A's Win In Extras; Hold Breath On Harden

The euphoria in the A's clubhouse after Wednesday's game was tempered by the premature departure of ace Rich Harden from the game, and the knowledge that he was flying back to Oakland for an MRI instead of going to Kansas City with his teammates.

Rich Harden felt the right side of his back tighten up while issuing a walk to Hank Blalock with one out in the fourth inning. Harden, who struck out six of the first nine batters he faced, didn't deny he was still in pain as he talked to reporters after the game.

In September 2003, Harden missed a start due to back spasms. He was on the disabled list twice last year with injuries near the back: his left oblique and right lat (just below the shoulder).

"I know everybody is hoping that Harden will be OK," reliever Justin Duchscherer said. "To me, he's our stopper. We need him to get healthy as quickly as possible."

The first time Harden went on the disabled list, the A's were 1-5 in games started by subs Seth Etherton and Ryan Glynn. The second time, they were 2-6 in games started by Joe Kennedy.

When Harden departed the game, his teammates were in the dark about what was wrong with their star pitcher.

First baseman Dan Johnson came running up to the clubhouse after the half-inning to find out for himself.

"It was a weird thing, none of us in the field knew what was going on," Johnson said. "We thought maybe since he barehanded (the ball), that's what it was."

Harden knocked down a comebacker with his right hand the batter before, but said "my hand is fine" and showed reporters.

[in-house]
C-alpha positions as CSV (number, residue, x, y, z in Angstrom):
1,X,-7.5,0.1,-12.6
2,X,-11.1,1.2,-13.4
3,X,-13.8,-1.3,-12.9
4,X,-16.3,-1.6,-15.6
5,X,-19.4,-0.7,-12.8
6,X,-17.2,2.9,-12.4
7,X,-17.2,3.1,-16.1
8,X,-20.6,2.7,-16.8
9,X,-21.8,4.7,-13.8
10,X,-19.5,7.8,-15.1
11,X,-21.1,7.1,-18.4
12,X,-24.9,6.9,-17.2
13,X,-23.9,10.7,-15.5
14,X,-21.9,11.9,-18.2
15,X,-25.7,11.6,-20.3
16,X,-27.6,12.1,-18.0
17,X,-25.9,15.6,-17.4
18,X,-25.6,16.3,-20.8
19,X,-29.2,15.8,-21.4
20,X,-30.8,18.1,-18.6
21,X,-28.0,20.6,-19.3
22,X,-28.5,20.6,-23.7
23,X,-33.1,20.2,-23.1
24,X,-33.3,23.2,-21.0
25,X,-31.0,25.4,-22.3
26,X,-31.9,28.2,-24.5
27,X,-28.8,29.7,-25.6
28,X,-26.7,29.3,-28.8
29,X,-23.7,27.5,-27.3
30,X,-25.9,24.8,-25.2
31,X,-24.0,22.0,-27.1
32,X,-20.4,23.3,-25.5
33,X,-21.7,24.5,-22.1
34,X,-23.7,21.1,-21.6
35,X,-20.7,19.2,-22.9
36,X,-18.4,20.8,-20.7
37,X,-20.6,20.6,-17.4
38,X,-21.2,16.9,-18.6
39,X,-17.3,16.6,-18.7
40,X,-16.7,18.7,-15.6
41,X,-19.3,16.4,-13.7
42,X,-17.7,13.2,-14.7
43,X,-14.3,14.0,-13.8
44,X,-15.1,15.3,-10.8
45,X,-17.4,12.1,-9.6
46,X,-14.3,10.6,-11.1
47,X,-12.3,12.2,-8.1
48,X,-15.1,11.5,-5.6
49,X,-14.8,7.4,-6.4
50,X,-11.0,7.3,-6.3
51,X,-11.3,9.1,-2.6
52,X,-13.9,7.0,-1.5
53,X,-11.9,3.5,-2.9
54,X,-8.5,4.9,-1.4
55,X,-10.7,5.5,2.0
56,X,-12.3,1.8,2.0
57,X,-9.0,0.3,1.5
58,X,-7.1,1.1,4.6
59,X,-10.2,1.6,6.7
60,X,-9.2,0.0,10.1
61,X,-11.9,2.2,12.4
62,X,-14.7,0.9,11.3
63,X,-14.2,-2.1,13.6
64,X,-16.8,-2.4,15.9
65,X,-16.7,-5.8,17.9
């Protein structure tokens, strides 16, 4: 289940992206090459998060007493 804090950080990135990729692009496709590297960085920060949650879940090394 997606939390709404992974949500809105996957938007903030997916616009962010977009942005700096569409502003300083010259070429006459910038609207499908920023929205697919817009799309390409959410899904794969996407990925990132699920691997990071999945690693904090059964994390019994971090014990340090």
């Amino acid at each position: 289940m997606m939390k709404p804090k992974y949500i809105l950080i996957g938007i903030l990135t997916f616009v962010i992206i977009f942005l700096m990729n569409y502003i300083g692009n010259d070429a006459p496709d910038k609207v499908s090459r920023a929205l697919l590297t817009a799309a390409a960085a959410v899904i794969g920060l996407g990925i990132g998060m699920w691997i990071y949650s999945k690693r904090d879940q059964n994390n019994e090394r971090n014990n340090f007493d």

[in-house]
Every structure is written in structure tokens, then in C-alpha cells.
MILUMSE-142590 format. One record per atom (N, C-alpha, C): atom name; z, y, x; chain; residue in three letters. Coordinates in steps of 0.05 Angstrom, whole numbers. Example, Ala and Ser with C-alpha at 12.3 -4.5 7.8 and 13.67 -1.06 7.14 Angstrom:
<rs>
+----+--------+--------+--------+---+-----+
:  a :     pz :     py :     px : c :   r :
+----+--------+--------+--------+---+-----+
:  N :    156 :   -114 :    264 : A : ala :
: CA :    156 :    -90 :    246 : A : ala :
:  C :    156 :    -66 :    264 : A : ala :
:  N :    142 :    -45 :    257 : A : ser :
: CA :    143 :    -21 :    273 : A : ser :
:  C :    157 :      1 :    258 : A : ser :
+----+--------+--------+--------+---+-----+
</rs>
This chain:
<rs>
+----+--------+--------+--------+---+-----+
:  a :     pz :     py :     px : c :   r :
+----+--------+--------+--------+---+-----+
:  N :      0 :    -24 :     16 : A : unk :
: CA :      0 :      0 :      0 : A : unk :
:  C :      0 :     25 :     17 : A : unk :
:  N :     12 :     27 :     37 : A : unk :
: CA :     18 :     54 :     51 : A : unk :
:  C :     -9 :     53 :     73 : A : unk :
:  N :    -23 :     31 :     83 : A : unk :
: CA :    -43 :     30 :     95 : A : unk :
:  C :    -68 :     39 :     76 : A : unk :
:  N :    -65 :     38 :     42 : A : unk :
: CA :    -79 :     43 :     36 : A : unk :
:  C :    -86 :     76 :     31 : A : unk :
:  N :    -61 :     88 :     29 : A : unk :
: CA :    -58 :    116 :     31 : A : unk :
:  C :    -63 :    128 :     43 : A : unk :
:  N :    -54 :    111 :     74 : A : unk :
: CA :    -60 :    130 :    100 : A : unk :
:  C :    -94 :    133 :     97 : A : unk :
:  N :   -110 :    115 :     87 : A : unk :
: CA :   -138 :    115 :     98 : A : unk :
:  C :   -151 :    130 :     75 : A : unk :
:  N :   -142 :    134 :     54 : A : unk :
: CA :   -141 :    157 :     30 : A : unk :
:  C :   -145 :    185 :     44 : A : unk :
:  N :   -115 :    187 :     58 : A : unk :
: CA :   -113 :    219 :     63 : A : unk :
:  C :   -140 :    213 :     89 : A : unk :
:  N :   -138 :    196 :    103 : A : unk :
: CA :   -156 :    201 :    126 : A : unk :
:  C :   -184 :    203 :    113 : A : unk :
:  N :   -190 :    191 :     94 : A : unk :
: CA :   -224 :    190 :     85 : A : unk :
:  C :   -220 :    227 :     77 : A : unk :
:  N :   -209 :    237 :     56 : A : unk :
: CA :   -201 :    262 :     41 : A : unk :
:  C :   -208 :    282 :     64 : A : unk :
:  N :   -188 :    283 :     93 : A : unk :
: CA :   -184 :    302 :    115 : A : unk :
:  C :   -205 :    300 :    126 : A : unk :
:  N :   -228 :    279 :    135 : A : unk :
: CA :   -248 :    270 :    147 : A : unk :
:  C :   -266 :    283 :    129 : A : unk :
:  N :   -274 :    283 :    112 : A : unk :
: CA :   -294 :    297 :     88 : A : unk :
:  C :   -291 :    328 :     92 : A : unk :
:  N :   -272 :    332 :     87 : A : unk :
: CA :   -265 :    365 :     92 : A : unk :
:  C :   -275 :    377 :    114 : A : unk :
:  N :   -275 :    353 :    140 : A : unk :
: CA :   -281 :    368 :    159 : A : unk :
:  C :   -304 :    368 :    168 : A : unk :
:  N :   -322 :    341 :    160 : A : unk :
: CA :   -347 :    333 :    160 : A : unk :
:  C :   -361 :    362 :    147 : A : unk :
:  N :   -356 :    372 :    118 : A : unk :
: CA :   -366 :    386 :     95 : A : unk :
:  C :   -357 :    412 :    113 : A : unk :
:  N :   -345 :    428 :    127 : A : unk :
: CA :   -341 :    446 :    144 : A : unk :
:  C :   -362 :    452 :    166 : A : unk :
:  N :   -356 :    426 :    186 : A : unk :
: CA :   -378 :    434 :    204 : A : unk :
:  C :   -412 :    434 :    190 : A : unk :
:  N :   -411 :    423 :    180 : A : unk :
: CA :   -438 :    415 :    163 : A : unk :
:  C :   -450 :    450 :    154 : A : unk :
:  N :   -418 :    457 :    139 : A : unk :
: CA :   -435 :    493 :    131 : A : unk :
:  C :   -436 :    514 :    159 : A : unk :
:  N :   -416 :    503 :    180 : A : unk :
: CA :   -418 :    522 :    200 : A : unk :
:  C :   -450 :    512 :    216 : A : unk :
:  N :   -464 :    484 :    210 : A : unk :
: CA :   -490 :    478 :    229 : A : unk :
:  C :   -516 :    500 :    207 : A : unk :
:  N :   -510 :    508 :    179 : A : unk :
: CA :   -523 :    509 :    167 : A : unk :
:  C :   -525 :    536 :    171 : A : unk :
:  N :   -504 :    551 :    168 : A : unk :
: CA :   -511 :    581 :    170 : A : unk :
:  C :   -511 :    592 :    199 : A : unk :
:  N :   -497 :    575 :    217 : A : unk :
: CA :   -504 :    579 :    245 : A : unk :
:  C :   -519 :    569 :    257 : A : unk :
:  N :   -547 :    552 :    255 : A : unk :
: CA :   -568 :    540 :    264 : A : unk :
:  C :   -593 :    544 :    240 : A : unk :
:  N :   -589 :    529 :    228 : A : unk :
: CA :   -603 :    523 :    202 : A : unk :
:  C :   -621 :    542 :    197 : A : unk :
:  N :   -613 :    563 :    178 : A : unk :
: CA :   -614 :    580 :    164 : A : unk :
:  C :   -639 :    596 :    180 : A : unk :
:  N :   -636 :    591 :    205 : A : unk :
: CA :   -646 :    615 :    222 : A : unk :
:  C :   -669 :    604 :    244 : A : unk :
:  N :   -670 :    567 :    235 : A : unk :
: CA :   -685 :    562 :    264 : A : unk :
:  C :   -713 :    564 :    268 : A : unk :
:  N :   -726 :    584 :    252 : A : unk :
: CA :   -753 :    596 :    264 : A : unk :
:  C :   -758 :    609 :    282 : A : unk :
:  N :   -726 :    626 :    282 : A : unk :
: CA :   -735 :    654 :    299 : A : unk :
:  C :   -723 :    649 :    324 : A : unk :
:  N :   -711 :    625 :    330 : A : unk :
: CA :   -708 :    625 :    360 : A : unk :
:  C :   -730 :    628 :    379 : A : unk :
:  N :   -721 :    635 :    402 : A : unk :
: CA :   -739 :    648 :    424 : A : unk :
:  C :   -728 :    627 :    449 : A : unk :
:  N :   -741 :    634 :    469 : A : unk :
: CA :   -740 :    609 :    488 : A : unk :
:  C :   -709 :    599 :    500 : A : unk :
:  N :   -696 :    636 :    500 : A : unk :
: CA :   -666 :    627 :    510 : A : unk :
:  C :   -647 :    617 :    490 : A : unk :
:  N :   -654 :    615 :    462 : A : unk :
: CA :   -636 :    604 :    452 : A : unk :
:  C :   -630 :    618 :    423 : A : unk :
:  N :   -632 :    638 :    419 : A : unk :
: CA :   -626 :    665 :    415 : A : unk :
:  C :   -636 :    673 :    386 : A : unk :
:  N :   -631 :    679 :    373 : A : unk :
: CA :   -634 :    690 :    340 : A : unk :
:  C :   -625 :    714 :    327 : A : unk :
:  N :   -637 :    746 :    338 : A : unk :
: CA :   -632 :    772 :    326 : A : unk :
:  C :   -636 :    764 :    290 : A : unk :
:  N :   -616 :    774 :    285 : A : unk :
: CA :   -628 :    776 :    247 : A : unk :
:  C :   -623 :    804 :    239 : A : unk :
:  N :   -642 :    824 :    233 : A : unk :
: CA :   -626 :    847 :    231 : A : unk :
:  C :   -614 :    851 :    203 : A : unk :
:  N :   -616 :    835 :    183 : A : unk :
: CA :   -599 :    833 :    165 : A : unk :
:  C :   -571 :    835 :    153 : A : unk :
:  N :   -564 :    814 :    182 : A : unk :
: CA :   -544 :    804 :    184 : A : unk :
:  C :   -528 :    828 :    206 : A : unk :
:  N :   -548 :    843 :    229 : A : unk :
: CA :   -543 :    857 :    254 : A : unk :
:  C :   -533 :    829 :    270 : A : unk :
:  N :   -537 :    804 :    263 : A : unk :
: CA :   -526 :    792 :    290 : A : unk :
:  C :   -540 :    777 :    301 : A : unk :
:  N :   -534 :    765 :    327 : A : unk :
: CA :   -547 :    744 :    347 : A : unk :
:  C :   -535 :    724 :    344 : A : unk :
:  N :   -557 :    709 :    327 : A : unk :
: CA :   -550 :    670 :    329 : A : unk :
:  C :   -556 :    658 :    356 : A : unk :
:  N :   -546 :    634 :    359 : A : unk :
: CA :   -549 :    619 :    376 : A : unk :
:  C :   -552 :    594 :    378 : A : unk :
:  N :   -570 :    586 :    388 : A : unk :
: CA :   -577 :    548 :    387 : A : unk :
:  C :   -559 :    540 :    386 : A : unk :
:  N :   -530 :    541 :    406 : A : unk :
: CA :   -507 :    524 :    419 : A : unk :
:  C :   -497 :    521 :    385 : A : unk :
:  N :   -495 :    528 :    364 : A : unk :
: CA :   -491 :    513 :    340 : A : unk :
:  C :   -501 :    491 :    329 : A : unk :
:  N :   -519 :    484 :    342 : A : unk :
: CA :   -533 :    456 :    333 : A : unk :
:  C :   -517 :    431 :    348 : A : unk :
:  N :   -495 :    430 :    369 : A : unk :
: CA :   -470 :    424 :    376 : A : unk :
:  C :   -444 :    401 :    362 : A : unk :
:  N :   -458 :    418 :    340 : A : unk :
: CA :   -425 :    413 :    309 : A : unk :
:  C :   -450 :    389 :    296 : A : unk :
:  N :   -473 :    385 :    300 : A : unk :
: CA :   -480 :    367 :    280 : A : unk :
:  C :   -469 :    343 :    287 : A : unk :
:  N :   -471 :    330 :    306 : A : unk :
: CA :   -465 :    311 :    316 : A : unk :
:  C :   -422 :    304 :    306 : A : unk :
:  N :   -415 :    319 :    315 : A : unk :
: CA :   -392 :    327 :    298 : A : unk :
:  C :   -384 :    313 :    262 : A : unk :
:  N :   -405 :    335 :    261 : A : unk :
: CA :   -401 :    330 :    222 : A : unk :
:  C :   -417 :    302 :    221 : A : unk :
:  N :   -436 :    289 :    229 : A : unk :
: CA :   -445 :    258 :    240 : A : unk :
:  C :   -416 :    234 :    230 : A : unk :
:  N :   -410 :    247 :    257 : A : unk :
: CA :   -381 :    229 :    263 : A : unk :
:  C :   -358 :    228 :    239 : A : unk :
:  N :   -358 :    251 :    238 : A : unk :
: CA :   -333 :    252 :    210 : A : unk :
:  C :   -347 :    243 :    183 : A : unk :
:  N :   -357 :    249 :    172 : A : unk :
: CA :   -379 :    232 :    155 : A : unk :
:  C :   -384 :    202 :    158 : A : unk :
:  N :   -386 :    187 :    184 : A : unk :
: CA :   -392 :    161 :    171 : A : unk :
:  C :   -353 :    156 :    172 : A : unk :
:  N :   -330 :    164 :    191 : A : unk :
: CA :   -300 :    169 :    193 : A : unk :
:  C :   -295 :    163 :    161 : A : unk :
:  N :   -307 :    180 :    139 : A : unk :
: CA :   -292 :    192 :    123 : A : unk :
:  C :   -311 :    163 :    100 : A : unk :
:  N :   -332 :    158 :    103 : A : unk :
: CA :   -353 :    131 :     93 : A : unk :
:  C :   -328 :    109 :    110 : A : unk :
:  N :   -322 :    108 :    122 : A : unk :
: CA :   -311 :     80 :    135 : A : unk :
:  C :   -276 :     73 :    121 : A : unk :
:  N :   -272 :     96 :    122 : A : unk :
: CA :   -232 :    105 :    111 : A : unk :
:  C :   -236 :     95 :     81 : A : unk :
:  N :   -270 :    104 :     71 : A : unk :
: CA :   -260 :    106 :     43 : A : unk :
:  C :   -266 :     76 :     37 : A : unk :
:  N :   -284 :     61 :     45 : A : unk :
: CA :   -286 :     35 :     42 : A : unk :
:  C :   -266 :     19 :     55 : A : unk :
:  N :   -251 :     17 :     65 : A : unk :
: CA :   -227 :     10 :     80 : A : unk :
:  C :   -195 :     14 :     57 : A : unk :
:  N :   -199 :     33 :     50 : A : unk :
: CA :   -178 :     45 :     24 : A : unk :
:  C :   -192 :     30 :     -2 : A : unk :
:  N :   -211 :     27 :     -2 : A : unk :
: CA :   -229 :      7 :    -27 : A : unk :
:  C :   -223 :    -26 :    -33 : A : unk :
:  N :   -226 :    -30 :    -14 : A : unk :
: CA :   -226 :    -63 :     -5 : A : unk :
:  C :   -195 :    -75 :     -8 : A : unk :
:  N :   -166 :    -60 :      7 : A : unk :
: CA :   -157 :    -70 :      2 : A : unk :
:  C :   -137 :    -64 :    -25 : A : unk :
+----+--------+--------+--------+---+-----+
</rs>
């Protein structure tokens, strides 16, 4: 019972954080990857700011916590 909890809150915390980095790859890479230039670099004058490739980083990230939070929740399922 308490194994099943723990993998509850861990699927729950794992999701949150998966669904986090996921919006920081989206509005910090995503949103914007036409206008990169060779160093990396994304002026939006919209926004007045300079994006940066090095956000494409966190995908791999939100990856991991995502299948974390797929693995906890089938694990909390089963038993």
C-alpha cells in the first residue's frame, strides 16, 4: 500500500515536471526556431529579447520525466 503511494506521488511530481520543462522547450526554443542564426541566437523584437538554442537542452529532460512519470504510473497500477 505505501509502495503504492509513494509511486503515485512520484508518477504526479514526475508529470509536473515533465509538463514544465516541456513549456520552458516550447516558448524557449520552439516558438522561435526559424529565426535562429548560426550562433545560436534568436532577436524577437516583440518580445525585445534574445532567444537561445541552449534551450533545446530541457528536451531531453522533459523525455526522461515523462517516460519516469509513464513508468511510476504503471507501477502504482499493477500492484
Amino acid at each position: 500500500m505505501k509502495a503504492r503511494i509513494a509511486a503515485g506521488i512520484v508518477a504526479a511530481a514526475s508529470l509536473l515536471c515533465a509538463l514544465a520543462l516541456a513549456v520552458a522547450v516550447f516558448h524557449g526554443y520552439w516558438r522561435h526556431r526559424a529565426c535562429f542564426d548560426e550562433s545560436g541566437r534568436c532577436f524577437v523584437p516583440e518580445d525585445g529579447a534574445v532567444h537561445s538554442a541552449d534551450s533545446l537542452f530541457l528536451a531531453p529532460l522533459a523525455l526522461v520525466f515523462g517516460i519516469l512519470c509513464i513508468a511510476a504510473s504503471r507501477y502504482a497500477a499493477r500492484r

Perhaps when he picked up the ball and quickly threw to first it twisted his back, but Harden wasn't sure what led to the back spasms.


Dan Johnson tied the game in the ninth inning for the second time in less than 24 hours off Rangers closer Francisco Cordero, hitting a solo home run Wednesday after hitting a run-scoring double Tuesday night.

Jay Payton's two-run single in the 10th, his first RBIs of the year, gave the A's the lead. Joe Kennedy escaped a bases-loaded jam in the 10th for his second career save, as the A's held on for a 6-4 win.

Wednesday's Notebook

--DH Frank Thomas passed Gary Sheffield
for the third time this year on the all-time home run list, hitting his 453rd Wednesday, which also moved him past Carl Yastrzemski for sole possession of 27th place. Sheffield then caught Thomas later in the evening. The solo home run gave him his 1,475th RBI, which ties him with Ted Williams for 46th place.

--RHP Huston Street (right pectoral strain) threw 25 pitches, all in his repertoire, off the mound before Wednesday's game. He probably will be available Friday in Kansas City.

--RHP Esteban Loaiza's 45-pitch bullpen session pleased pitching coach Curt Young, and the A's believe he'll be able to make his next start Saturday, but they won't know for certain until Friday. Loaiza had been suffering from back and neck pain.

--RHP Joe Blanton could pitch Saturday on normal rest due to Thursday's off day, if RHP Esteban Loaiza (back and neck pain) can't pitch.

--RF Milton Bradley let it be known he could play, but he had some swelling in his right knee, so the A's thought it would be better to give him 48 hours of rest and let him return Friday. It was Bradley's first day off this year. Bradley suffered a slight knee sprain sliding back into first base on a pickoff attempt by Rangers C Rod Barajas on Tuesday night.

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